When the elements of a set are ordered pairs, then the set is called a **relation**. An ordered pair is written (x, y). The order of the two components of the ordered pair matters. Therefore the **ordered pairs (x, y) and (y, x)** **are*** not equal*.

**The domain**of a relation is the set of the first components of the ordered pairs.**The range**of a relation is the set of the second components of the ordered pairs.**A relation**is a function if each element of the domain occurs only once as a first component.

**Example:**

R = {(a, b), (a, c), (b, c), (c, d)}.

Find the domain and range of R. Is the relation a function?

The domain is the set of first components. These are a, a, b, and c, so that the **domain is {a,b,c}**.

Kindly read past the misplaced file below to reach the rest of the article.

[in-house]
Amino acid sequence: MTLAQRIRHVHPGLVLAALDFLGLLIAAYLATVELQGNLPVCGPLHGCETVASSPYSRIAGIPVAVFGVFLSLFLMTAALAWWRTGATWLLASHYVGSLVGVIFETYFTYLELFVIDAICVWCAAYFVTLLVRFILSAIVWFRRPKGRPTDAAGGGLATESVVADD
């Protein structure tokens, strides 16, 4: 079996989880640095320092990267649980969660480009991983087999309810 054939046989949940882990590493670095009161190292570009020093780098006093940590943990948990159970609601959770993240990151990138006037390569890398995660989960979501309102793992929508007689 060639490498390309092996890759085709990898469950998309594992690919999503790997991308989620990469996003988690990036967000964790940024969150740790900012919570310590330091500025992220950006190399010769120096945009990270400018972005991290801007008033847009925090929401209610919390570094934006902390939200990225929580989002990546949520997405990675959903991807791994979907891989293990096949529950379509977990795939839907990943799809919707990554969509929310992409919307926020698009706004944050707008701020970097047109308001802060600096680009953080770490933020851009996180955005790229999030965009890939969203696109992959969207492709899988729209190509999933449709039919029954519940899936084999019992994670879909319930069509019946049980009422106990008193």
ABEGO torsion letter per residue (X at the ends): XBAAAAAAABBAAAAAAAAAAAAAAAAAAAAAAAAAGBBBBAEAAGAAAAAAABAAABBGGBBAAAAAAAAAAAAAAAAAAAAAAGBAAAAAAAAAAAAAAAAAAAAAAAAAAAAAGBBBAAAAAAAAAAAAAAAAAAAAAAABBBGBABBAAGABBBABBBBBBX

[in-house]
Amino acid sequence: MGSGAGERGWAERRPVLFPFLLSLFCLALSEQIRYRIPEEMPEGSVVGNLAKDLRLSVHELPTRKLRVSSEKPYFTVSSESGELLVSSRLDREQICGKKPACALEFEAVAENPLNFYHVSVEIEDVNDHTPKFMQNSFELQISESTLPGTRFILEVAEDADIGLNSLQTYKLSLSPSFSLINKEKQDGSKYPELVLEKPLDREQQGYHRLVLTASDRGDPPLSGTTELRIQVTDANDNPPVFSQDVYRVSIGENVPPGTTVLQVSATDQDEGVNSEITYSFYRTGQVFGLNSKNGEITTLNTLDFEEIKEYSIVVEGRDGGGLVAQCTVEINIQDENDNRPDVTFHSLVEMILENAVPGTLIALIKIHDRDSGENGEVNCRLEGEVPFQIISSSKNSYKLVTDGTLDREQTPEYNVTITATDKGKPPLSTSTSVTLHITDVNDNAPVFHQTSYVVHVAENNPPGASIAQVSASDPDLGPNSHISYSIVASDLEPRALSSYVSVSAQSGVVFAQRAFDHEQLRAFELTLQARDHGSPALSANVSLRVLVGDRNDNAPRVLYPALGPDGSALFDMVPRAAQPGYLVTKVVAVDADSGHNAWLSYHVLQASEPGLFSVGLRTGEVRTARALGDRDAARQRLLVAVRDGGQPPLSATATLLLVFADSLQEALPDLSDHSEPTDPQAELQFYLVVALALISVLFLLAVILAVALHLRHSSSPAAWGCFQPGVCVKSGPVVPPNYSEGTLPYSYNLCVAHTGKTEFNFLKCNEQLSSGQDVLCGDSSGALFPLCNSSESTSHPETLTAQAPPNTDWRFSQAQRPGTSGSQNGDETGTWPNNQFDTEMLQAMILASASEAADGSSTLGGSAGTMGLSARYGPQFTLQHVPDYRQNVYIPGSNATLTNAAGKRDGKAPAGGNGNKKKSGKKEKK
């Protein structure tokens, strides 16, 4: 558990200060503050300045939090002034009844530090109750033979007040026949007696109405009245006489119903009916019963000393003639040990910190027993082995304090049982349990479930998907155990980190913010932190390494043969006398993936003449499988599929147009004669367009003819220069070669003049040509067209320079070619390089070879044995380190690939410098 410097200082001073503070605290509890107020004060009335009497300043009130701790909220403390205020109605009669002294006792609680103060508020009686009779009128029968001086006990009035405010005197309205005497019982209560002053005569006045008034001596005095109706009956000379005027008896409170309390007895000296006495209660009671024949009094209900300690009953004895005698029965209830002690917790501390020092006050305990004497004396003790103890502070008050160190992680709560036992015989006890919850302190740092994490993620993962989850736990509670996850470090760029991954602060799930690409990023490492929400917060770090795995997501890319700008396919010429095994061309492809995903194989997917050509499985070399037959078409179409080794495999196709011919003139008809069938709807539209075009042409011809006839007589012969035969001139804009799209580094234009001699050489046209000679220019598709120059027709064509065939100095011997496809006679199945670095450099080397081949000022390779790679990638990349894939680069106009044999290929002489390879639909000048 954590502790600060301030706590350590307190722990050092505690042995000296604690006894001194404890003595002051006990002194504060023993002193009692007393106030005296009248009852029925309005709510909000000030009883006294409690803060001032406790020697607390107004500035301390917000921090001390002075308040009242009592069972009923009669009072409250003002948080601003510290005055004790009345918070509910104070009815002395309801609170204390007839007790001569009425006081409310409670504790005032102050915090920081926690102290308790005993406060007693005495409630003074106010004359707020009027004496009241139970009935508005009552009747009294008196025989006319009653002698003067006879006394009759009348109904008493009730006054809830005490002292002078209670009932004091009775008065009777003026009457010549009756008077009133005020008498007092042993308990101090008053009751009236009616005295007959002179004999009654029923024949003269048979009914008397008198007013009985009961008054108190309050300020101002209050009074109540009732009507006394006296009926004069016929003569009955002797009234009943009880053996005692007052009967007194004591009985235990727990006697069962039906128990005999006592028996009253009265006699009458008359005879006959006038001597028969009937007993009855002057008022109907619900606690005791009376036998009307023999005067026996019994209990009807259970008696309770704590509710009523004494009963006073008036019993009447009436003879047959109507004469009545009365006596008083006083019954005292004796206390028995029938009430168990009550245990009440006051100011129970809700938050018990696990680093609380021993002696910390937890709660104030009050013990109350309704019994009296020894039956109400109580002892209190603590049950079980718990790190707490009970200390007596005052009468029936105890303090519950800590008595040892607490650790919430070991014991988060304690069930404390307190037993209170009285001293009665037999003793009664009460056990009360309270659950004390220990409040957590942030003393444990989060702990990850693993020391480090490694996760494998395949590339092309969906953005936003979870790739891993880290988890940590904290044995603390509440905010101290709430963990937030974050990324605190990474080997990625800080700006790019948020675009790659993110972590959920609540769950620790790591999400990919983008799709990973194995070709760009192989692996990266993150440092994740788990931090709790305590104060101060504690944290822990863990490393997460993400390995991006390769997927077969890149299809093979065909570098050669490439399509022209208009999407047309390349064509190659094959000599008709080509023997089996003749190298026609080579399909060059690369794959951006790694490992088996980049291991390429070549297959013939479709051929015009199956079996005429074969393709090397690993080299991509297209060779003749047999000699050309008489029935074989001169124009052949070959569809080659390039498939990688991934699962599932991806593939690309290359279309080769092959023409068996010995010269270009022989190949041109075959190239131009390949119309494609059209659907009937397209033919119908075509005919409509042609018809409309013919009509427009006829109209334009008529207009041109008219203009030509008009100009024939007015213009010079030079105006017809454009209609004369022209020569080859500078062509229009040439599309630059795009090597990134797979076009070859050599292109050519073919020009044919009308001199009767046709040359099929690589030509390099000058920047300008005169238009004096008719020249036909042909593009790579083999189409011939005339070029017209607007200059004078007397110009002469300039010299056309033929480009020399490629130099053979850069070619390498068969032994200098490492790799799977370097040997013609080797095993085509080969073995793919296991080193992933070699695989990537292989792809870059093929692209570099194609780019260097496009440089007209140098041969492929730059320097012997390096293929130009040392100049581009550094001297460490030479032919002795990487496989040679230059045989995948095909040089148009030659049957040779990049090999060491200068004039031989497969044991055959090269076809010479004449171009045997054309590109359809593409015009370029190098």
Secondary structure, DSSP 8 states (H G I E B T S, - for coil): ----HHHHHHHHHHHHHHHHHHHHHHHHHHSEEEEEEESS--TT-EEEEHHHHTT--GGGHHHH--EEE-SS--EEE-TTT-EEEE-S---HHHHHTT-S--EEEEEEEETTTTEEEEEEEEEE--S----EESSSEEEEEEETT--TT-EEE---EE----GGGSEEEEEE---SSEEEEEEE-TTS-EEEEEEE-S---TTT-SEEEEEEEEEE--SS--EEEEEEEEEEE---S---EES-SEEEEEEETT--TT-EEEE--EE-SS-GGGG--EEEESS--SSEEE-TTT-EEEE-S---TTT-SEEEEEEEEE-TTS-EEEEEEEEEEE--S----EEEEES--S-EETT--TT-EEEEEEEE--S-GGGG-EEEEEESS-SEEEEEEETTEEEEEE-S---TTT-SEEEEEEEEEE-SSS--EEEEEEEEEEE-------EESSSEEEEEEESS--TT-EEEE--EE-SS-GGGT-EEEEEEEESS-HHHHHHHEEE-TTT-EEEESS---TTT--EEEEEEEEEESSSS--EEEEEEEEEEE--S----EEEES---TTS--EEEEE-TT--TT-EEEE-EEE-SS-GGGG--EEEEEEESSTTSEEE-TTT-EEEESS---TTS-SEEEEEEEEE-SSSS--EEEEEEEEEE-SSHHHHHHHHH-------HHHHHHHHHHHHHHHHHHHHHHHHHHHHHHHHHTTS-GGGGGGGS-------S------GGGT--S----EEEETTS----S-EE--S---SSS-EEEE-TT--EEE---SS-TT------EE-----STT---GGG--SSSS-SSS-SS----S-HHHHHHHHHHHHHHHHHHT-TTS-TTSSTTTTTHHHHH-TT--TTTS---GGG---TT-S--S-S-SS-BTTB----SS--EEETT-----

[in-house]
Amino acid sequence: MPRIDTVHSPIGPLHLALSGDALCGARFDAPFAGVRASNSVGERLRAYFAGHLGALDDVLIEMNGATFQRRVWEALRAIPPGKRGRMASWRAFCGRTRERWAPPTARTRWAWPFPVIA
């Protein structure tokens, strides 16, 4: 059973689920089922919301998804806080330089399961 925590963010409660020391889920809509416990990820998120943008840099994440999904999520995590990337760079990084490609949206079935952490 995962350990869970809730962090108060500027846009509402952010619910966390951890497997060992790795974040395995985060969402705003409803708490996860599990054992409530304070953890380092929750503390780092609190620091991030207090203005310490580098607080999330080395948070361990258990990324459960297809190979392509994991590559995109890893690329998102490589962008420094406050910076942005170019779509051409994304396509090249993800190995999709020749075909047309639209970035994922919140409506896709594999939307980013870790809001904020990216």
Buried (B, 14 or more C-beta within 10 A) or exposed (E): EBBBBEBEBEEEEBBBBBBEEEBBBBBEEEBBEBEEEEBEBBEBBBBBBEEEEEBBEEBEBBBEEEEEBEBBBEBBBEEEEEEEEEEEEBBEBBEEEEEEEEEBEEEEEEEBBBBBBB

The range is the set of second components. These are b, c, c, and d. Thus the **range is {b,c,d}**.

R is not a function since the letter a occurred twice as a first component.

**The inverse of a relation** is the relation with all the ordered pairs reversed. Thus, the inverse of R = {(1, 2), (3, 4), (5, 6)} is {(2, 1), (4, 3), (6, 5)}.

**Example:**

Find the domain of the inverse of {(m, n), (p, q), (r, s)}.

The domain of the inverse is simply the range of the original relation.

The domain of the inverse is {n, q, s}.

The range of the inverse is the domain of the original relation.